Not sure if someone has replied to this – I couldn’t be bothered reading all the posts…

Psychiatrists and psychologists do use tests – they use the DSM-IV (Diagnostic and Statistical Manual of Mental Disorders) which contains all known mental disorders and the criteria to classify them. It is a worldwide manual.

And if you think that medications make people with a mental disorder worse, you are seriously mistaken. What a deluded view of such a serious issue. Mental illness is very debilitating for someone and although some medications have horrible side effects, it is better for someone who needs the stability to be on medication rather than be going through the stress and trauma of having to deal with their illness.

I find it saddening and disgusting that people like you still hold views like this about mental illness. Although I guess if you suffered from one of the more serious ones your views on the matter would be altogether different.

Skidbladnir Skidbladnir 5:54 pm 09 Aug 10

Jethro said :

Exposure to that sort of advertising for psychotropic drugs can only make you wonder about their necessity (why weren’t 15% of kids in the 50s on Ritalin or ADHD meds – and why did they get by OK?)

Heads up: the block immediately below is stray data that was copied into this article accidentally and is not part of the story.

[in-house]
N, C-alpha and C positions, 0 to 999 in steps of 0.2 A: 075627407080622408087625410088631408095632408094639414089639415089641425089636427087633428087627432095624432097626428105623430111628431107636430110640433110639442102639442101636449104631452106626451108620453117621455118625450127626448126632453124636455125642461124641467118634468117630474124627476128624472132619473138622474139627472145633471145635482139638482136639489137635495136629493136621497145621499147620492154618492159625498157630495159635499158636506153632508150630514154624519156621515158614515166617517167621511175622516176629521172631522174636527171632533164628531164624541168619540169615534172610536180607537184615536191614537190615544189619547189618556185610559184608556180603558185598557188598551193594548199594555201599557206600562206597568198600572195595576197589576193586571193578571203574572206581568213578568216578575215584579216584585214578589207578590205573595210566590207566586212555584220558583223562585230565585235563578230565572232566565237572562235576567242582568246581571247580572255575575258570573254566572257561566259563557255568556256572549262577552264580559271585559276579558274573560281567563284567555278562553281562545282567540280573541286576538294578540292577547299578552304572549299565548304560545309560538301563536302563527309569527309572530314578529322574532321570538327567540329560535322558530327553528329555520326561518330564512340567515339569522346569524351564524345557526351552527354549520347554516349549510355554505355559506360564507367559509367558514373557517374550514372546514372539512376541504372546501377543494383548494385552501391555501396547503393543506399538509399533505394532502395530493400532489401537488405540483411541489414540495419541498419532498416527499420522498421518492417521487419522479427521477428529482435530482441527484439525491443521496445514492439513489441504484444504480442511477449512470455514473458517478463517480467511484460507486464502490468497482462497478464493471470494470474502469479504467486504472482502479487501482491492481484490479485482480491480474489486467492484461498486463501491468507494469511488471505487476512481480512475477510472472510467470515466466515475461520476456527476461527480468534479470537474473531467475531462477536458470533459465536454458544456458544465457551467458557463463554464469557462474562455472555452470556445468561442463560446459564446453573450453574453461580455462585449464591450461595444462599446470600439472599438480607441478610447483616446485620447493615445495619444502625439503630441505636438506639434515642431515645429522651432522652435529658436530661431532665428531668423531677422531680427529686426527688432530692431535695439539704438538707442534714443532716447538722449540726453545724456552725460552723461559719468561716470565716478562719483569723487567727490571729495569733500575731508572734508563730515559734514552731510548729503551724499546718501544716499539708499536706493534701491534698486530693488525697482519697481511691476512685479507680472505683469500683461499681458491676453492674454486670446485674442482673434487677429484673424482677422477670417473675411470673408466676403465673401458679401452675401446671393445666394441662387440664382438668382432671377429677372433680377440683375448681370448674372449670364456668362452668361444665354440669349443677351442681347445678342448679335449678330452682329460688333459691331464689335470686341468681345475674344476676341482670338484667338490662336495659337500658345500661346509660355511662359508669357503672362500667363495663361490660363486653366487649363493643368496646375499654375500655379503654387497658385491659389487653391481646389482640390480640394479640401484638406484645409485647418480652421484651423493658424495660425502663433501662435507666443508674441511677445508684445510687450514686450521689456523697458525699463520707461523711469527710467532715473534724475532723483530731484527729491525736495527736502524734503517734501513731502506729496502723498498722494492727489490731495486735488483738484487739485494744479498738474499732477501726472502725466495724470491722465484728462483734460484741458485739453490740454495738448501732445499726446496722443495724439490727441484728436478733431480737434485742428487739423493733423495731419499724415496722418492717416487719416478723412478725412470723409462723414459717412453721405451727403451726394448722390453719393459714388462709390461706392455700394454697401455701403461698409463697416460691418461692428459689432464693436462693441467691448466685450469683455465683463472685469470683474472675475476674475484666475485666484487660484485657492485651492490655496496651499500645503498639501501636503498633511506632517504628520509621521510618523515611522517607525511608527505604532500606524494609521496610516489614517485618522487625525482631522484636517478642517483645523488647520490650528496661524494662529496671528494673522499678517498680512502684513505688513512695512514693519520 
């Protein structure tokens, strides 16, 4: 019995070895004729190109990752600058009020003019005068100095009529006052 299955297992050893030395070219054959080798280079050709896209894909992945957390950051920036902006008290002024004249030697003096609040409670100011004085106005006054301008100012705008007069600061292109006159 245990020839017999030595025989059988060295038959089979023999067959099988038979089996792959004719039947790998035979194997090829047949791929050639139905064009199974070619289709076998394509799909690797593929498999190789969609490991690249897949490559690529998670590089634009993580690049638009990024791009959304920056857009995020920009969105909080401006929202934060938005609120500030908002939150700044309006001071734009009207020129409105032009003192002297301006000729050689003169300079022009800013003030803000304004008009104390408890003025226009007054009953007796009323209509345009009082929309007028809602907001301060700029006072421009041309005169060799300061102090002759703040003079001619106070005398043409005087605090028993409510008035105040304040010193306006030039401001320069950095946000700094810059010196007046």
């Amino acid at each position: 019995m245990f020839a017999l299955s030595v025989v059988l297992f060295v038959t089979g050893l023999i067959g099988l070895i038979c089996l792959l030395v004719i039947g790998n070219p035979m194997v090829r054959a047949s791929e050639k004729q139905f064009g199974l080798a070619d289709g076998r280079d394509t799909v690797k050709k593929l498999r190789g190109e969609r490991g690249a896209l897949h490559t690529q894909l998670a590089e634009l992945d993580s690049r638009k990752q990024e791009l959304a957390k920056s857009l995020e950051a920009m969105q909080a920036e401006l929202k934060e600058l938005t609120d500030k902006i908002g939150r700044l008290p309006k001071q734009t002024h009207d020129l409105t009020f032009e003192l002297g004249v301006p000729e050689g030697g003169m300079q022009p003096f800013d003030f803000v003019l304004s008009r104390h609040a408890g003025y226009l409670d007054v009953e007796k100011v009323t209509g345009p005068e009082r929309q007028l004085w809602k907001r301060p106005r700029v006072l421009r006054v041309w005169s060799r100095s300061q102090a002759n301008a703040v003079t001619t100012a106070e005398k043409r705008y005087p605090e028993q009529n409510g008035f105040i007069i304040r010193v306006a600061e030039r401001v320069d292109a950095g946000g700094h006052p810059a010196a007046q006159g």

And all those kids born in 1950 grew up to be deathly afraid of communists, had a pretty good chance of being crippled with polio, unexpectedly dying from basic infections because the only things people could use was penicillin, and went on to have a severe risk of heart disease due to nobody caring about dietary fat.
The same doctors and nurses treating kids didn’t wear gloves when treating people or taking blood, because who ever heard of auto-immune diseases being transmitted by bodily fluids?

But there would probably be five times as many humans by now if it wasn’t for contraceptive pill.
And since 1955 the infant mortality rate has dropped by two thirds.
And we’ve invented the polio vaccine. And the measles vaccine. And the rubella vaccine. And the chicken pox vaccine. And the cervical cancer vaccine….
We advertise for things like flu vaccines before masses of people are dying, because its better to deal with things in small and preventable cases, instead of having massive numbers of people end up in the ICU with a slim chance of survival.

Same deal with other preventative mediciness.
Society accepts them as potentially needed because, dealing with chronic problems is hell.

Sure, with all of these drugs being invented and the social changes caused by them since the 1950s, there are so many choices of things to blame for society’s ills.
But yeah, lets attack the psychiatrists.

PS: To alleviate all forms of boredom, why not read an un-put-downable adventure of pathos, politics, war, humor, diplomacy and intergalactic finance…
All for $2.95 from any secondhand bookshop, it’s over 1000 pages of thrills, spills, vicious aliens, and noble humans.
It will help answer burning questions like: